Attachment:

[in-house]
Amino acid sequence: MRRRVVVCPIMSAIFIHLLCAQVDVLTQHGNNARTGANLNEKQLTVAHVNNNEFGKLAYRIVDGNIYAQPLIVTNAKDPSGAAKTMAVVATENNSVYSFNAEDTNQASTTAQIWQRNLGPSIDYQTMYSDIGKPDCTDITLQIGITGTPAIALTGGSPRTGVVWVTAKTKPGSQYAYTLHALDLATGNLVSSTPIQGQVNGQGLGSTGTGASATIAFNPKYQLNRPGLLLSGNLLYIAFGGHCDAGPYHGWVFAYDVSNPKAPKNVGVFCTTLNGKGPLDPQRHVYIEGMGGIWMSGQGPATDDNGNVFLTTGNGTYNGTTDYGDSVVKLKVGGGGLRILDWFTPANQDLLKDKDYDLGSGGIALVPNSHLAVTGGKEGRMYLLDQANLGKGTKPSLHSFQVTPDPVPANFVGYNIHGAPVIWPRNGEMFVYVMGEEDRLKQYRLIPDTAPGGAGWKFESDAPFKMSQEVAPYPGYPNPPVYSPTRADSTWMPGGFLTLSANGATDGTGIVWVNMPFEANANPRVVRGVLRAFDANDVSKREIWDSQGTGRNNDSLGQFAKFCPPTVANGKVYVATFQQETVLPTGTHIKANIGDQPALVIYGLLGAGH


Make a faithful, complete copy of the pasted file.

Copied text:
[in-house]
Amino acid sequence: MRRRVVVCPIMSAIFIHLLCAQVDVLTQHGNNARTGANLNEKQLTVAHVNNNEFGKLAYRIVDGNIYAQPLIVTNAKDPSGAAKTMAVVATENNSVYSFNAEDTNQASTTAQIWQRNLGPSIDYQTMYSDIGKPDCTDITLQIGITGTPAIALTGGSPRTGVVWVTAKTKPGSQYAYTLHALDLATGNLVSSTPIQGQVNGQGLGSTGTGASATIAFNPKYQLNRPGLLLSGNLLYIAFGGHCDAGPYHGWVFAYDVSNPKAPKNVGVFCTTLNGKGPLDPQRHVYIEGMGGIWMSGQGPATDDNGNVFLTTGNGTYNGTTDYGDSVVKLKVGGGGLRILDWFTPANQDLLKDKDYDLGSGGIALVPNSHLAVTGGKEGRMYLLDQANLGKGTKPSLHSFQVTPDPVPANFVGYNIHGAPVIWPRNGEMFVYVMGEEDRLKQYRLIPDTAPGGAGWKFESDAPFKMSQEVAPYPGYPNPPVYSPTRADSTWMPGGFLTLSANGATDGTGIVWVNMPFEANANPRVVRGVLRAFDANDVSKREIWDSQGTGRNNDSLGQFAKFCPPTVANGKVYVATFQQETVLPTGTHIKANIGDQPALVIYGLLGAGH